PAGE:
Miami-Dade State Attorney candidates spar in informal debate
Katherine Fernandez Rundle and Rod Vereen debated public corruption cases, juvenile arrests and support of police agencies.
06/20/2012 5:00 AM
06/20/2012 8:02 PM
In their first debate, Miami-Dade State Attorney Katherine Fernández Rundle and challenger Rod Vereen spared over juvenile justice, police union politics and efforts to combat public corruption.
The two Democrats, who will square off in a defacto winner-take-all primary on Aug. 14, met for an informal debate Wednesday in front of The Miami Herald Editorial Board.
Fernández Rundle, the county’s top prosecutor since 1993, did not draw a Republican or independent opponent. Vereen is a former prosecutor and longtime Miami-Dade criminal defense lawyer.
As it has been in previous races, the theme of public corruption prosecutions dominated the debate.
Vereen has maintained that Fernández Rundle’s office has engaged in “political prosecutions,” and on Tuesday he said her office brings flimsy cases against certain public officials more for headlines than for justice.
He also called her handling of public corruption prosecutions of Arthur Teele, the prominent Miami commissioner who killed him in the lobby of The Miami Herald in 2005, a “travesty of justice.”
“They try to prosecute in the court of public opinion,” Vereen said, referring to a television news interview of a salacious prosecution witness in jail.
Fernández Rundle shot back, rattling off statistics that included 34 convictions of elected officials and the arrests of hundreds of public employees and corrupt cops over her 19 years in office. She said Vereen was “recruited” to run by “an opposition of folks that think we’re far too aggressive, far too active in public corruption.”
Vereen’s campaign is supported by Miami Commissioner Michelle Spence Jones, who was acquitted at trial in a bribery case and had another grand theft case dismissed by prosecutors when the case fell apart. Spence-Jones is also planning to sue Fernández Rundle for “prosecutorial misconduct.”
Vereen has also received support from Republican Congressman David Rivera, who was investigated by Fernández Rundle’s office. Rivera was not charged, but was angered by a final report that nonetheless suggested improprieties.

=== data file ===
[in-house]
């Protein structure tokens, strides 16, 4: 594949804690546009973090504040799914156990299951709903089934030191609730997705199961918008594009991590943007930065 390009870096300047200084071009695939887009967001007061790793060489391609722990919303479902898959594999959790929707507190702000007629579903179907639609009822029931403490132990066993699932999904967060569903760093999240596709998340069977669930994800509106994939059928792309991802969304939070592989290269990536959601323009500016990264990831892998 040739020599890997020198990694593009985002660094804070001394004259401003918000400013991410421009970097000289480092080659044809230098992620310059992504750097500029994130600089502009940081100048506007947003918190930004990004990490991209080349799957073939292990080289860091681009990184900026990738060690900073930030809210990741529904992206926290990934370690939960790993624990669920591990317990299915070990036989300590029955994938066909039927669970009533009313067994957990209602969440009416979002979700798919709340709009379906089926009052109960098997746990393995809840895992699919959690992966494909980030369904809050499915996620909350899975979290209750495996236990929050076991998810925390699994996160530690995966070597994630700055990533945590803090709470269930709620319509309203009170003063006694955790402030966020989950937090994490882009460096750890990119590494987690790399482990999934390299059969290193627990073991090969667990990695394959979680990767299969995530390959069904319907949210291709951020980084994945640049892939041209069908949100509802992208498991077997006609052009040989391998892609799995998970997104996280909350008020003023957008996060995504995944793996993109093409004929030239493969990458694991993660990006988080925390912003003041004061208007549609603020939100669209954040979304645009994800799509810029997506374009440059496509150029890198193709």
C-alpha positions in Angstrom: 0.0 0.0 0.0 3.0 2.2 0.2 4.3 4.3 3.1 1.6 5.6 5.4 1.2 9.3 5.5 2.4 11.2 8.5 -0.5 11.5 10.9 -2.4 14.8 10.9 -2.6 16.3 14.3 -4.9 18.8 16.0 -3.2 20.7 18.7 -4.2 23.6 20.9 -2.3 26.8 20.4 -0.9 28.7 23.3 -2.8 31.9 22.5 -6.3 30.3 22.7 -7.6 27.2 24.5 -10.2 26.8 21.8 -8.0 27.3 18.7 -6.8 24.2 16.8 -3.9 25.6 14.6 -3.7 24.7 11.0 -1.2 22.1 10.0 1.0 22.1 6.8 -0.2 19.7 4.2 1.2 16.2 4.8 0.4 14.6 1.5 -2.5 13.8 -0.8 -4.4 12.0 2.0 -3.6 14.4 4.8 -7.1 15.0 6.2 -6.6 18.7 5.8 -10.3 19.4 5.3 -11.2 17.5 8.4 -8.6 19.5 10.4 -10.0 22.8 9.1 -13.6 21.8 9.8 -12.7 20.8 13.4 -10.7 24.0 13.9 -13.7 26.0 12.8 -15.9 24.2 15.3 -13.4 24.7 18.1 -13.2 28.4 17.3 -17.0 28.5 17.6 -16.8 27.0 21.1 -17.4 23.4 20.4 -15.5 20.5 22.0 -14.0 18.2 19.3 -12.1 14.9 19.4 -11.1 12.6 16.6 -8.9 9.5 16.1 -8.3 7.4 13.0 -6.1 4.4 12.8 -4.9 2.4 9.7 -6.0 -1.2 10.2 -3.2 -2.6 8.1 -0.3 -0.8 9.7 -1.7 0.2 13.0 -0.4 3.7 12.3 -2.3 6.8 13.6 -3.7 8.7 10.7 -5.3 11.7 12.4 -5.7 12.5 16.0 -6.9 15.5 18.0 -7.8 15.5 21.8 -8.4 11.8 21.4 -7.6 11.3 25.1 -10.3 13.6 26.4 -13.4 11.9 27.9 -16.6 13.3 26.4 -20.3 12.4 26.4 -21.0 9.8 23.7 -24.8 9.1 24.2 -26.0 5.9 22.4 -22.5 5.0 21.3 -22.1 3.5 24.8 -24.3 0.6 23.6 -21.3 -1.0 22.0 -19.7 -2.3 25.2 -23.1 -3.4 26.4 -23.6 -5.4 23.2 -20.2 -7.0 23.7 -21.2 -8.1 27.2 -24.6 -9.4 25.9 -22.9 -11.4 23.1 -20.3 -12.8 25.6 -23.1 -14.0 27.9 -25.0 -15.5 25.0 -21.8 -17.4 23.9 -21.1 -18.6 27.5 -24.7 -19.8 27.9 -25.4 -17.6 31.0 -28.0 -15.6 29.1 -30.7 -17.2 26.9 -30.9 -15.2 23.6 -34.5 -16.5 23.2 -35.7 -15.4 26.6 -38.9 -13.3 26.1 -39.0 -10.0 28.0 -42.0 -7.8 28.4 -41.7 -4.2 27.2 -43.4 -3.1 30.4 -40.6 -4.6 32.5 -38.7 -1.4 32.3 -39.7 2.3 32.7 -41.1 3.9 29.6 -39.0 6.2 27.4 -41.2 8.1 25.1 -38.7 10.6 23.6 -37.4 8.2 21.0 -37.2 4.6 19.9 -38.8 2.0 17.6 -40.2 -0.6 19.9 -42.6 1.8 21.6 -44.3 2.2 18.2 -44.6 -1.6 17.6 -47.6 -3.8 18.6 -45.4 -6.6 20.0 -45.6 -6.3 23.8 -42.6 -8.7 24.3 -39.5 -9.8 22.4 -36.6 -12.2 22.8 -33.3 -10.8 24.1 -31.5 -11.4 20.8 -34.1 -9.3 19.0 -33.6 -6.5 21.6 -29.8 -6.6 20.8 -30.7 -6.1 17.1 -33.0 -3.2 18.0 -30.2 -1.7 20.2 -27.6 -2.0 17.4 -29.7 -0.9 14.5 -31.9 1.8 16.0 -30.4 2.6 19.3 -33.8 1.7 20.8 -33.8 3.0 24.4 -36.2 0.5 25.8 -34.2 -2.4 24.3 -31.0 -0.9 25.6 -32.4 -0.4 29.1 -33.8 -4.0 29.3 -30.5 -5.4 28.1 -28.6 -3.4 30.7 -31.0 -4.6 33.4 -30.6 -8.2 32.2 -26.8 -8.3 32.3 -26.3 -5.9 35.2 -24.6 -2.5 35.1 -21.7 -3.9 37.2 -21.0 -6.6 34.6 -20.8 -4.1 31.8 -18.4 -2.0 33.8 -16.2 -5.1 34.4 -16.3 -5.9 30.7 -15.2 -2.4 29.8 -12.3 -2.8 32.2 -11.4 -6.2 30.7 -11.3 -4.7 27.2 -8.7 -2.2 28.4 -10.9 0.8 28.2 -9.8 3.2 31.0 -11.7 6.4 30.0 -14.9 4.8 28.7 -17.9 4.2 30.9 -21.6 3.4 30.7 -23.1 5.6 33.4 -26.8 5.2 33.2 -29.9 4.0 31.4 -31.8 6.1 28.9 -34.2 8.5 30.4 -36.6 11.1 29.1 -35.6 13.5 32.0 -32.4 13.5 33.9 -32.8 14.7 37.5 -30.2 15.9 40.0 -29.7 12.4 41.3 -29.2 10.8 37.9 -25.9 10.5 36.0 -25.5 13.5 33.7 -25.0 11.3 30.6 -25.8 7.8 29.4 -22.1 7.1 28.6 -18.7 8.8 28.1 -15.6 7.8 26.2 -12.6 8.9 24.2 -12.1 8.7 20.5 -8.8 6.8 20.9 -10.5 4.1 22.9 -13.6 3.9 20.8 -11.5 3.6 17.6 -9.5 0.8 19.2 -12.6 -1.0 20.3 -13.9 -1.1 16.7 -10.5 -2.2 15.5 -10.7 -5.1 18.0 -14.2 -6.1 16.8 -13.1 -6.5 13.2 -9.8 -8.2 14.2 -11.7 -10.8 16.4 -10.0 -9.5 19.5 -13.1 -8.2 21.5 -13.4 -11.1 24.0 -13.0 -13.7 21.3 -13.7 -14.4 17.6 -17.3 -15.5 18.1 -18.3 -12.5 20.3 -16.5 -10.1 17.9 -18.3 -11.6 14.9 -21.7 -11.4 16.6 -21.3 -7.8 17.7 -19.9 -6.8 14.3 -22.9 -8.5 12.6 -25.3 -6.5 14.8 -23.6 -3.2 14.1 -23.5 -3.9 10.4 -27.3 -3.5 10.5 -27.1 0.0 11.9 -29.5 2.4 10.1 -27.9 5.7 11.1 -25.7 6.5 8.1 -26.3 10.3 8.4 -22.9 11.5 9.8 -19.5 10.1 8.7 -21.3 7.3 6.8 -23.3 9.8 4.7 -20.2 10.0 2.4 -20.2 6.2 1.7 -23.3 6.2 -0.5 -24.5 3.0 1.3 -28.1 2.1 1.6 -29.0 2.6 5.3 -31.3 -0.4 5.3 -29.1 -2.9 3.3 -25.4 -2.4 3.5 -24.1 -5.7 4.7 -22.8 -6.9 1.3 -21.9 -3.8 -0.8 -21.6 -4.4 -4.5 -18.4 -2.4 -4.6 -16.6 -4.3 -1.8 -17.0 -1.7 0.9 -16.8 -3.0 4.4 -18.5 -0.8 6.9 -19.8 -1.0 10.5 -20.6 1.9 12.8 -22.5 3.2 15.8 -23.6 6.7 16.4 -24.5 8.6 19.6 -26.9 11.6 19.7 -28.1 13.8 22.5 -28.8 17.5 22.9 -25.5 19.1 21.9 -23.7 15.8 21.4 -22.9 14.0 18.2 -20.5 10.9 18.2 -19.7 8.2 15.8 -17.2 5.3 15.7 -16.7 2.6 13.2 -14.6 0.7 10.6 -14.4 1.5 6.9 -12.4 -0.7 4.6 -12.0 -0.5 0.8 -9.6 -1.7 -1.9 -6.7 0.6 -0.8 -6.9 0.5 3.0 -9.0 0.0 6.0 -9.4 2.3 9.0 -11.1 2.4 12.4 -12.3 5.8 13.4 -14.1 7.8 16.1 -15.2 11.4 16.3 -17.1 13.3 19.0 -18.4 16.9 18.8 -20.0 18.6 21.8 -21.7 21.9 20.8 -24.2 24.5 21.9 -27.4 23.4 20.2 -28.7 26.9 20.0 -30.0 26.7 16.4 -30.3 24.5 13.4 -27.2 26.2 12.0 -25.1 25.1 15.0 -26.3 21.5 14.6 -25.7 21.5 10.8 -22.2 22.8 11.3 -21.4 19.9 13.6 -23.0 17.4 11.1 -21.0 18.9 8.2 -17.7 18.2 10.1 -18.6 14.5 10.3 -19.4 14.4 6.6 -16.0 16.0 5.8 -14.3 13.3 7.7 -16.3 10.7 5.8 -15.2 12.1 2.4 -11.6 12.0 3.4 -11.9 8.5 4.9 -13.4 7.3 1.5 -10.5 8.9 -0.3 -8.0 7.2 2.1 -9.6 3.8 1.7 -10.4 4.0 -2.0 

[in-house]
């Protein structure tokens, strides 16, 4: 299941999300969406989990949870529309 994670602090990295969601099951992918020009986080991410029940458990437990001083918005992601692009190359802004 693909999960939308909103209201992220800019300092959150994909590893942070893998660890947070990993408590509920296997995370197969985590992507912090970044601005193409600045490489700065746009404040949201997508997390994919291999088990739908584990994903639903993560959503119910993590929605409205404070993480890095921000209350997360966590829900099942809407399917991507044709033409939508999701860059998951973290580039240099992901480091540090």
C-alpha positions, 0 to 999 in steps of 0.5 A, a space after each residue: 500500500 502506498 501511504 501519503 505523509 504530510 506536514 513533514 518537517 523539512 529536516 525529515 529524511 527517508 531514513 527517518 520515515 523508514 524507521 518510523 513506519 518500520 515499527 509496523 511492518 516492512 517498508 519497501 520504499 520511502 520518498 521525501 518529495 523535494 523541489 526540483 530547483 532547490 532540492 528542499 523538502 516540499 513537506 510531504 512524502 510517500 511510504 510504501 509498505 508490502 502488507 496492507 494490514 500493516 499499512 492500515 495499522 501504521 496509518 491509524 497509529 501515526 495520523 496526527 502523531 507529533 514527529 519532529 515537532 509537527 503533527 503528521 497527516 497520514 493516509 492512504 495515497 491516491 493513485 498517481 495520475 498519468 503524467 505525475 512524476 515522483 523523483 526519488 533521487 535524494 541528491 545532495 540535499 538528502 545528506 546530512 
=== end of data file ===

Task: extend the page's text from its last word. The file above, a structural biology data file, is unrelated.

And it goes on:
Vereen denied that he was recruited to run.
The other hot topic Tuesday: support of law enforcement. To no one’s surprise, the Miami-Dade Police Benevolent Association President John Rivera — a longtime nemesis who famously said he would back a “Martian” against Fernández Rundle — is supporting Vereen.
Vereen pointed out that he also has the support of former Miami-Dade Police Director Robert Parker, and “just because I have the backing of the PBA, that does not mean I will turn a blind eye to police misconduct and corruption.”
Fernández Rundle, who is supported by the Fraternal Order of Police, said the relationship between prosecutors and police is thriving, and the “rank-and-file” of the county’s largest police union supports her.
As for juvenile justice, Vereen said prosecutors charge too many minors as adults without properly reviewing evidence.
“Instead of seeing kids thrown into the adult system where they’re treated as adults and sometimes sent off to prison, I prefer to see those kids put into some type of program,” Vereen said.
Fernández Rundle countered by saying that the use of non-criminal civil citations has increased while juvenile arrests have dropped from 22,000 in 1993 to just 7,000 last year.
“In the area of juvenile justice, we have made remarkable strides,” she said.
Vereen also criticized the case of NFL receiver Donté Stallworth, who pleaded guilty in 2009 to DUI manslaughter for running over a pedestrian on the MacArthur Causeway. Stallworth spent one month in jail, and got two years of house arrest and eight years of probation.
Vereen said the plea deal was too lenient — and that Stallworth prevailed because he paid a settlement to the victim’s family.
“Personally, I would not have allowed that,” Vereen said. “I think it sends a message to the community that when you have money, you can avoid incarceration.”
Fernández Rundle bristled at the notion, saying detractors have “twisted” the facts of the case. In reality, she said, the case was not an easy one to win because the pedestrian was not in the crosswalk and his family wanted to avoid a trial that would have replayed video surveillance of the accident.
“The family didn’t want to see their father’s death played over and over again on videotape,” Fernández Rundle said.
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